Franklin Gallup v. Keystone Automotive Industries
Sedgwick Claims Management Services
March 26, 2021
Summary from the Troubh Heisler Attorneys
Franklin Gallup v. Keystone Automotive Ind. (attached) - Gallup had a pre-existing shoulder condition and aggravated it at work in 2008. He had surgery and was out of work for several months. After a §312 IME, Keystone stipulated to a decree finding “a significant aggravation of an underlying condition.” Gallup had a second surgery in 2010, and in 2017 he had shoulder replacement surgery.
Gallup then filed petitions for incapacity and medicals, but Dr. Donovan’s § IME found Gallup’s current problems were “the natural progression of his re-existing shoulder problems, rather than the work injury or the surgeries.” Judge Knopf adopted Dr. Donovan’s opinion and denied Gallup’s petitions.
Gallup appealed, arguing that the new IME findings conflict with the prior decree, but the panel found no conflict. ALJ Collier, writing for the panel:
The 2009 Stipulated Decree does not address, much less actually decide, the issue of the precise medical nature of Mr. Gallup’s underlying shoulder condition. It contains no language describing Mr. Gallup’s underlying medical condition, nor does it expressly adopt the prior IME’s medical conclusions or even mention the examination. The lone reference to the underlying condition is one sentence stating that he “suffered a right shoulder injury which represented a significant aggravation of an underlying condition on 01/16/08.” That conclusion is entitled to res judicata effect. Dr. Donovan acknowledged that the 2008 work injury aggravated a preexisting condition, causing disability. His medical findings regarding Mr. Gallup’s present condition, as being caused by the natural progression of the underlying degenerative condition rather than the employment, do not contradict this established fact.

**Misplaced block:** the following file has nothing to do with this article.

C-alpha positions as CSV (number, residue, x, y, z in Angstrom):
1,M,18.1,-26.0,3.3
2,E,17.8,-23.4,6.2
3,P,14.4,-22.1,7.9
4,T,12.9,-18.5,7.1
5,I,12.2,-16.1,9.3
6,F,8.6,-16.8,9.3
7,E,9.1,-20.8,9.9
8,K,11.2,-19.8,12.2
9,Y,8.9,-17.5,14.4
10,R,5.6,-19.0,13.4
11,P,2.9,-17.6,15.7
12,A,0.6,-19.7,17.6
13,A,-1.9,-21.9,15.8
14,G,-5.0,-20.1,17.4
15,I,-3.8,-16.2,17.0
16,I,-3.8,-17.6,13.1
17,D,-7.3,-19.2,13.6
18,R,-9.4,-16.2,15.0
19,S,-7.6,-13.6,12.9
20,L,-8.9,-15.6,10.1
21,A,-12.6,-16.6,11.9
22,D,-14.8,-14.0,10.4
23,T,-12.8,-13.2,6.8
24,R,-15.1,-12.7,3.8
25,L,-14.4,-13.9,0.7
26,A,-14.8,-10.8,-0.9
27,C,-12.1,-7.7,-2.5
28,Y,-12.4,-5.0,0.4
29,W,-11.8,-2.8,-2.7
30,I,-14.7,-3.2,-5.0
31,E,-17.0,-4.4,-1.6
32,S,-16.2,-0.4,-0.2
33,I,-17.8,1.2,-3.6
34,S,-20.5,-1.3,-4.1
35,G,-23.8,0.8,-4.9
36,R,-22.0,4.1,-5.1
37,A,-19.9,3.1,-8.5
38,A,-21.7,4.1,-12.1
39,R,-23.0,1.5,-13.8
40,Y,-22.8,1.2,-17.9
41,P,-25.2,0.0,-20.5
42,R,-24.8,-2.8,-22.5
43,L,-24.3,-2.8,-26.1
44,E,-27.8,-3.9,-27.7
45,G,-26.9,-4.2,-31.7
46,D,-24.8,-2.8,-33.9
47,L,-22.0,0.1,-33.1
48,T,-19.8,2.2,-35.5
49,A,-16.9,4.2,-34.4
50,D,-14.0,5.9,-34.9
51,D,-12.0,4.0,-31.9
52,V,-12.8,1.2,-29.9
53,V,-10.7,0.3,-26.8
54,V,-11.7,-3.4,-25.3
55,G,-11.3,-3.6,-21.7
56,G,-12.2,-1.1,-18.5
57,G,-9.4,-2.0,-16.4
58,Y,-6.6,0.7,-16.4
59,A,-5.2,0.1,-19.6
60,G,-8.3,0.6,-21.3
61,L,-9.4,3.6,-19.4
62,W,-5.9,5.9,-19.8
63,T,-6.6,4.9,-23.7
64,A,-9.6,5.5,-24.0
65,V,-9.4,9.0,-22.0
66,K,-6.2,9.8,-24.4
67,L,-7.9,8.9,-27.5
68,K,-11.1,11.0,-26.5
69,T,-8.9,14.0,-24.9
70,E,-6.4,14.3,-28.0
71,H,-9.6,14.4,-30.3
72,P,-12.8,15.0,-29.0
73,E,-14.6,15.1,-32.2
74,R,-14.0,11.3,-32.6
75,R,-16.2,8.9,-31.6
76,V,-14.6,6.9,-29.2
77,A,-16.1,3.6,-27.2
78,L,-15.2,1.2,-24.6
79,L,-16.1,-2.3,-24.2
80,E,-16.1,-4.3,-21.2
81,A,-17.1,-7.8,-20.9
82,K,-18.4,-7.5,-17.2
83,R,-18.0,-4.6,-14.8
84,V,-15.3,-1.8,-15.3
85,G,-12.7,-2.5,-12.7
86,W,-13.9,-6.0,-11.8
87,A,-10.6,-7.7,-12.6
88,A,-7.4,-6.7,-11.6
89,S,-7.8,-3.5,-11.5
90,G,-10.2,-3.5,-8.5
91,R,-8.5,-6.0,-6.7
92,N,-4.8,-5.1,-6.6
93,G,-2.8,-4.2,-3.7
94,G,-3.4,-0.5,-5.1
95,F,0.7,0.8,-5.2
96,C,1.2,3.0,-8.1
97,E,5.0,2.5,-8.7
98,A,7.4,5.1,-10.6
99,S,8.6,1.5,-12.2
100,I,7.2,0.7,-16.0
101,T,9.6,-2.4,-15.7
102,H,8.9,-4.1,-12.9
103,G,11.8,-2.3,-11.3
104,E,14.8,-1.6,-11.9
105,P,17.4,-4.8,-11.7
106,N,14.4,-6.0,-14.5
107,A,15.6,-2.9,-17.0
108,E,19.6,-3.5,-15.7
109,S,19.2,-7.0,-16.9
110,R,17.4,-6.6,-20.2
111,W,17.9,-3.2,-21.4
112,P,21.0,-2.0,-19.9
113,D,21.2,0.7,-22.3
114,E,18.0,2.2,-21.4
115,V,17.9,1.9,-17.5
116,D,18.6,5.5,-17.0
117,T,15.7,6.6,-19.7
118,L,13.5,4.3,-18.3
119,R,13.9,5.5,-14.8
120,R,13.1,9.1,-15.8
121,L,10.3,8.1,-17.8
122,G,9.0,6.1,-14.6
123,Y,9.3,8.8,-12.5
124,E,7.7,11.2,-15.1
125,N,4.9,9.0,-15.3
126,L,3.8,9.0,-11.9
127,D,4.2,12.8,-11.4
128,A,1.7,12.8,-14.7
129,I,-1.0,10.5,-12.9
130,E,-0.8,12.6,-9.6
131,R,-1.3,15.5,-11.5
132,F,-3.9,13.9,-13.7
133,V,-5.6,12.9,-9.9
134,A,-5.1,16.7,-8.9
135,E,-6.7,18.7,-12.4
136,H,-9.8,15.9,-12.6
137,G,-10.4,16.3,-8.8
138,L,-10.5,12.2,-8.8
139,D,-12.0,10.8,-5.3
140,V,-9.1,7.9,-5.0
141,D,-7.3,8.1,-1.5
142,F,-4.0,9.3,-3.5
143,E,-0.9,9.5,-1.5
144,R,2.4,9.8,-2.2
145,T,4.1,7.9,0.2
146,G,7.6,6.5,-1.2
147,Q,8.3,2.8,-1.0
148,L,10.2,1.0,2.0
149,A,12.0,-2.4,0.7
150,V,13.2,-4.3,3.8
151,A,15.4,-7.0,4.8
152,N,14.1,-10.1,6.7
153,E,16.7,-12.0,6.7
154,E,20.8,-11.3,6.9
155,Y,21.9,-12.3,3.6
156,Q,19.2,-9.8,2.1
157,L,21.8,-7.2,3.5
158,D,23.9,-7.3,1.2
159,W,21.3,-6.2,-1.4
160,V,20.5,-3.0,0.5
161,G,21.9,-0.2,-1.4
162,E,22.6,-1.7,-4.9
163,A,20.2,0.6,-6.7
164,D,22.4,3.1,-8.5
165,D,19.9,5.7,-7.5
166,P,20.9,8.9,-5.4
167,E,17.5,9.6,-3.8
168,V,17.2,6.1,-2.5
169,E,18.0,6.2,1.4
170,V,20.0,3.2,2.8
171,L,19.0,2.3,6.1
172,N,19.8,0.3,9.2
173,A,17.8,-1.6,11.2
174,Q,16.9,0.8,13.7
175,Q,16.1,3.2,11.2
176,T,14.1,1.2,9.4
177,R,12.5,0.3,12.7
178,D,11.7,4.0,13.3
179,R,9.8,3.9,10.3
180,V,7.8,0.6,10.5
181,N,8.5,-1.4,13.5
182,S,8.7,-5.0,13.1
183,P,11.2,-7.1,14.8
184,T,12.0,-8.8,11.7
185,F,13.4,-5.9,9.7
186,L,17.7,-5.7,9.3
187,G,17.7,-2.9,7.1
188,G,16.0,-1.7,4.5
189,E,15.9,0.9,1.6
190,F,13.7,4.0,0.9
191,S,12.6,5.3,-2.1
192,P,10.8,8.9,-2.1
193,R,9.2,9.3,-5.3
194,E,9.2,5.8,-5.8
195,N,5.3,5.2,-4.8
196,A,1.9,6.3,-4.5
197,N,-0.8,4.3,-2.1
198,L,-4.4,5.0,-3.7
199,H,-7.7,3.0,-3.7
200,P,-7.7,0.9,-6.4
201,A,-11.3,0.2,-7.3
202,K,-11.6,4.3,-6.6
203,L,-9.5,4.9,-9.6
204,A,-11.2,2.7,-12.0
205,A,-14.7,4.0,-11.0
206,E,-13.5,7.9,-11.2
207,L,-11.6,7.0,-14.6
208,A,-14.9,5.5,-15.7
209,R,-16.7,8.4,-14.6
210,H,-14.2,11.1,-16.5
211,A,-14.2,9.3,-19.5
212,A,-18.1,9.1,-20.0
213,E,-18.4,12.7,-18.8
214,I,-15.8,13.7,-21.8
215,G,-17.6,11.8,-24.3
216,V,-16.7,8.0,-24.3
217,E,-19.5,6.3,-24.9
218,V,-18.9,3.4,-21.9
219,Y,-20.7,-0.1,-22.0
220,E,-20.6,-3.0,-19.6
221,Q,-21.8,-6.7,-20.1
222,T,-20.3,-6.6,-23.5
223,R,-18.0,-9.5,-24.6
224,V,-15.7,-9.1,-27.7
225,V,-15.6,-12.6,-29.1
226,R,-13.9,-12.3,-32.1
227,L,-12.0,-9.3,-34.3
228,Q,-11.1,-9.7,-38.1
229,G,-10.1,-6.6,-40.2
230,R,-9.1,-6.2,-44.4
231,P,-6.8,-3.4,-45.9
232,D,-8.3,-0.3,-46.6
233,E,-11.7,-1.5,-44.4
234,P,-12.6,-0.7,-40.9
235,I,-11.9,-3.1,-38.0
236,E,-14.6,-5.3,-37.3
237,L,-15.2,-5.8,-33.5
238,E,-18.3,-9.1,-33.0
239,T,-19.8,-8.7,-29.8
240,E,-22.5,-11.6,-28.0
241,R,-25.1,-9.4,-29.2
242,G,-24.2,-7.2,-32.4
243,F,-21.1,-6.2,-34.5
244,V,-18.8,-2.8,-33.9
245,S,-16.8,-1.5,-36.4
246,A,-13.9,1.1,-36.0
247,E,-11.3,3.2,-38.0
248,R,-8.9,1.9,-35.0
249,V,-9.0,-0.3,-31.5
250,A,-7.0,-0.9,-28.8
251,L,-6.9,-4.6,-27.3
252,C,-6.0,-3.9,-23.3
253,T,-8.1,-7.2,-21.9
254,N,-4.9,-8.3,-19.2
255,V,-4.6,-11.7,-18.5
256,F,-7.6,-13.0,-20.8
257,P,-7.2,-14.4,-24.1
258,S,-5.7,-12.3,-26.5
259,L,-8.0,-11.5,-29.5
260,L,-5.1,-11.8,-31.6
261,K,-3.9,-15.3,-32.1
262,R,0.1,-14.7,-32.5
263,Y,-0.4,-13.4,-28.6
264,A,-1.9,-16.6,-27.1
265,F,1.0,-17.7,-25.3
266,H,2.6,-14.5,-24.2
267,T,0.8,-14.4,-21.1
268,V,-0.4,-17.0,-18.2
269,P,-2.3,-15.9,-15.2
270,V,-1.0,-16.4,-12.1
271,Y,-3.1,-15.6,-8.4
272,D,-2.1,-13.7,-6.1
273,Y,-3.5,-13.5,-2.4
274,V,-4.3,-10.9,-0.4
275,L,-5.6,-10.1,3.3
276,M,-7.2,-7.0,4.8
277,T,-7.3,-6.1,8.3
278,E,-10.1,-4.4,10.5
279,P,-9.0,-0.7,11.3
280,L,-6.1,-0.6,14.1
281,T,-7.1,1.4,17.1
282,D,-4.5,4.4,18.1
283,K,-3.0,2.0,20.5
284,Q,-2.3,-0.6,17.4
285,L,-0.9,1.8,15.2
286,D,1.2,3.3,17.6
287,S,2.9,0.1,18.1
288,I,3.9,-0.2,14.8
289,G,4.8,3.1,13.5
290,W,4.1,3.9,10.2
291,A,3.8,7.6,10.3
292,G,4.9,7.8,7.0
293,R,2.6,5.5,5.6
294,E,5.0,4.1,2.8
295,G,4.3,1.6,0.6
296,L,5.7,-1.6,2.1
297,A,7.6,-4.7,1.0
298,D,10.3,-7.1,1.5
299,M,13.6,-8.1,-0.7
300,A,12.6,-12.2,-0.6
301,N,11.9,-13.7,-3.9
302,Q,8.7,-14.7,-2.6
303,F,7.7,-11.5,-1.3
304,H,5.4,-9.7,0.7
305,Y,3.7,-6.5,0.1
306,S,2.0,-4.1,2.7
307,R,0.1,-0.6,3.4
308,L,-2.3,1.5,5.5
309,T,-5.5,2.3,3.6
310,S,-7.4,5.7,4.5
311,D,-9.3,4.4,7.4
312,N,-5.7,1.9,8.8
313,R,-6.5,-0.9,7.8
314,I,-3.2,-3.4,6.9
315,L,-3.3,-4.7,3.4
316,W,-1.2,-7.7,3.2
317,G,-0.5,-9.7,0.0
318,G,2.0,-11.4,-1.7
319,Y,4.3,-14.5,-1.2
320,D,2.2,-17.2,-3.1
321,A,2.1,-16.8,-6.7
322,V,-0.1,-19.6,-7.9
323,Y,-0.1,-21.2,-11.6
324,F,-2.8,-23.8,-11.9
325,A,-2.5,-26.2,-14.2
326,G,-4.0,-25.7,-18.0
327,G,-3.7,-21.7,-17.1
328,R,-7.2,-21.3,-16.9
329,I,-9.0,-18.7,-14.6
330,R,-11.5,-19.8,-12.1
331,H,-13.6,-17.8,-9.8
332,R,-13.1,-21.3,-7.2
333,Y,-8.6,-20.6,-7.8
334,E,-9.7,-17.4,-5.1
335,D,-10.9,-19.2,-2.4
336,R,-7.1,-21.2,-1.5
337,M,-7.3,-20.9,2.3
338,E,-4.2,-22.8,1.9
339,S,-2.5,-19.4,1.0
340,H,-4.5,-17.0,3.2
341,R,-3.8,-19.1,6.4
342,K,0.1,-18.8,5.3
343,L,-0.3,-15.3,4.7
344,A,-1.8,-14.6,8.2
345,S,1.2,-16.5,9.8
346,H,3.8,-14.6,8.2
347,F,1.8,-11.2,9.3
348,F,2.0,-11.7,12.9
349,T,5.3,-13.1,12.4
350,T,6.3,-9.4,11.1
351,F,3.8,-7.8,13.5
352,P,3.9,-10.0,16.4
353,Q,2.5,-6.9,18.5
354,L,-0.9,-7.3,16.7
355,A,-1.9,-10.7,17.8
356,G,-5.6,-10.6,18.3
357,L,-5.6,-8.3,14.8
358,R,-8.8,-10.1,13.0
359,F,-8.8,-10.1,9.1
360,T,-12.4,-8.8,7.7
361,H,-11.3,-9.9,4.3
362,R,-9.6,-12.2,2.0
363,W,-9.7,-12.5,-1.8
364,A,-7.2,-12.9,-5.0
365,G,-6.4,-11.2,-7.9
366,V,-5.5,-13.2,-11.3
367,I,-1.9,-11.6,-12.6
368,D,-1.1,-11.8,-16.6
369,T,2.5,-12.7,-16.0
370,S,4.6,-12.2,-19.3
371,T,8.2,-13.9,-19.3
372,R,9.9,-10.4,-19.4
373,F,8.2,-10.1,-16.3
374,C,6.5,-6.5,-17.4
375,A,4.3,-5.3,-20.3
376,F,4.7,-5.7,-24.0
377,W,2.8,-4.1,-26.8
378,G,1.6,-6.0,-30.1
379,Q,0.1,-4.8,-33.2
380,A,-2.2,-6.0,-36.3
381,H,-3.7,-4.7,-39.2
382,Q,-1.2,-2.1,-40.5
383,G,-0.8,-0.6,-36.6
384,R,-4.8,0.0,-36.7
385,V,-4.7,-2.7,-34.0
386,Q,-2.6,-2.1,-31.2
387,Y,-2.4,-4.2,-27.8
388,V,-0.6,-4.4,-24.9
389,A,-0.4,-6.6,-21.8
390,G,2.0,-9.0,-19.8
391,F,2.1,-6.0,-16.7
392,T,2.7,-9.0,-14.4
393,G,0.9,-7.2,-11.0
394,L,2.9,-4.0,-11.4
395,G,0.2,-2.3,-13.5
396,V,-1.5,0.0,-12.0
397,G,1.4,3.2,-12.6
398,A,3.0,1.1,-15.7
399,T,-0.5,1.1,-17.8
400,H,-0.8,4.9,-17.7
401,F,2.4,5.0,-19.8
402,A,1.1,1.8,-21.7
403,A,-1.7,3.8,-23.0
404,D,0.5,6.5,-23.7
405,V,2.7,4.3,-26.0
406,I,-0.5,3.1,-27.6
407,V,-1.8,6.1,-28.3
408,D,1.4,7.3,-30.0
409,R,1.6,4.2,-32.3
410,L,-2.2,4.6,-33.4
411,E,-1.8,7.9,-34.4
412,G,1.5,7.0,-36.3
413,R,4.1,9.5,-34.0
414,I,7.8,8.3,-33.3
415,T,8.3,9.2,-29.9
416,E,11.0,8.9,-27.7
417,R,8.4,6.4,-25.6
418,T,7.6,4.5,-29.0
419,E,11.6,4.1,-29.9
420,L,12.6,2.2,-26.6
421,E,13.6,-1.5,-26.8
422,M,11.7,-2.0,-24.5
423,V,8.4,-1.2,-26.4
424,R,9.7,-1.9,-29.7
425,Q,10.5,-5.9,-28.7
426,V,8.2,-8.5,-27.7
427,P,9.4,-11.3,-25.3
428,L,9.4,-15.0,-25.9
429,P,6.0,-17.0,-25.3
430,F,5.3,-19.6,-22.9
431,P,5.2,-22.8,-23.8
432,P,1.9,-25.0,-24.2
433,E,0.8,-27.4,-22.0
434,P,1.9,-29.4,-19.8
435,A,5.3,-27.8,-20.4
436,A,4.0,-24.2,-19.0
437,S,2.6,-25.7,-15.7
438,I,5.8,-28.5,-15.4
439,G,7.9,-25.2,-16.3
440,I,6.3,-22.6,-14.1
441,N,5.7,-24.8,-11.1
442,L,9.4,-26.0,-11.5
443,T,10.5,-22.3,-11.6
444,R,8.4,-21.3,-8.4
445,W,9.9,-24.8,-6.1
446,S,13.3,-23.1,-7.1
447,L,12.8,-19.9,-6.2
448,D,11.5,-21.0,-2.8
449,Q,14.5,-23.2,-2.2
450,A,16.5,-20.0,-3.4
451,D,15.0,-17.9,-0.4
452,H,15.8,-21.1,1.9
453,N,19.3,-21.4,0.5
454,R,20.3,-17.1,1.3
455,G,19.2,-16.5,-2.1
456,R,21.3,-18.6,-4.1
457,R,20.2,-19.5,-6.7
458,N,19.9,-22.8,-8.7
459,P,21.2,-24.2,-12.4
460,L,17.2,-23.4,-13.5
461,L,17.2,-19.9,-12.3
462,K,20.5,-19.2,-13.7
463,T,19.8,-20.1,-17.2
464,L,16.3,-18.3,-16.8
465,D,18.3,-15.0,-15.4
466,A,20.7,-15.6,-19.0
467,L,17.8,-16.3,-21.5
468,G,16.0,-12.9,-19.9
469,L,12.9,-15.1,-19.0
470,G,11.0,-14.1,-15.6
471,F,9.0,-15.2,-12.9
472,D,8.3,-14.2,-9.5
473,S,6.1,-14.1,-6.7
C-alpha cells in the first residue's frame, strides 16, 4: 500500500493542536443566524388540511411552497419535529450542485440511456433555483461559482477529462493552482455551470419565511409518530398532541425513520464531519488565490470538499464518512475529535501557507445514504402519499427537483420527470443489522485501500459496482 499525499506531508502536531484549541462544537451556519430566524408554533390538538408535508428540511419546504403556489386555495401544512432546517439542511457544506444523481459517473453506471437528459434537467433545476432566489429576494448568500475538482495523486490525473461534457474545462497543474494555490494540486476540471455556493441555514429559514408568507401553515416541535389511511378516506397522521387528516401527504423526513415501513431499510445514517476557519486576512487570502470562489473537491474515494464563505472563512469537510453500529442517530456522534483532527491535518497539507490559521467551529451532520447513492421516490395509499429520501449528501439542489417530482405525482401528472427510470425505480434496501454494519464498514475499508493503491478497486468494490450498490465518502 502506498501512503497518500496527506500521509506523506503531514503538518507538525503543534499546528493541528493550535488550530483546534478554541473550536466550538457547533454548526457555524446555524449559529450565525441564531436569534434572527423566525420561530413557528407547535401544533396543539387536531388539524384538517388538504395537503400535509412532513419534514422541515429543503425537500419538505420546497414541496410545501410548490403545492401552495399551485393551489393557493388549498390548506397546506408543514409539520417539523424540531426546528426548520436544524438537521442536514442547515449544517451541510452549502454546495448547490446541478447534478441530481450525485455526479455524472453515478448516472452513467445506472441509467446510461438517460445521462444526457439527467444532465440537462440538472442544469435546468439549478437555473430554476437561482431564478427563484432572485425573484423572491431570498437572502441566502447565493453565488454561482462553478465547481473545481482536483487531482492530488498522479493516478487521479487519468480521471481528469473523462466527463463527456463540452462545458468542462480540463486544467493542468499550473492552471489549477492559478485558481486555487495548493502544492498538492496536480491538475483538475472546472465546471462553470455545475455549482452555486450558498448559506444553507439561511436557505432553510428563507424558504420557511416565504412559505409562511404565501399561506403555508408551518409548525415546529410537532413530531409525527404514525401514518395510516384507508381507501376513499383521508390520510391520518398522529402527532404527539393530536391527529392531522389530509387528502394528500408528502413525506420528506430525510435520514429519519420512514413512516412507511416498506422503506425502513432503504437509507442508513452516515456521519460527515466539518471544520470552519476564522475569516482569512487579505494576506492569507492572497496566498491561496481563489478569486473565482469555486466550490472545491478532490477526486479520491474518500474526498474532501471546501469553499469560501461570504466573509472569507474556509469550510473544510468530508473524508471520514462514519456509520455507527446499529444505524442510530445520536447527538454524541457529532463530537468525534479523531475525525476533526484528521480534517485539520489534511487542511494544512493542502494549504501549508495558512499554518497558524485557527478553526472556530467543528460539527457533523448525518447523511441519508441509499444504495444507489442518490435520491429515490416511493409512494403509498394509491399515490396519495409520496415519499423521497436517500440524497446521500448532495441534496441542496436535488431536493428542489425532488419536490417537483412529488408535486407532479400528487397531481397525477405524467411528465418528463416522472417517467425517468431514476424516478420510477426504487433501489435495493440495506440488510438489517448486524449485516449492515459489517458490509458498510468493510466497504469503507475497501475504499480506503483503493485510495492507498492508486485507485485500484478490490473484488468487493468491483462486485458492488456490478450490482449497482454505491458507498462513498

The 2009 Stipulated Decree does not contain preclusive language that establishes that the current right shoulder condition was caused by the employment rather than the natural progression of the underlying condition, and we are unable to supply such language by implication.
Finding Judge Knopf’s application of the law to the facts neither arbitrary nor without rational basis, the panel affirmed her decision.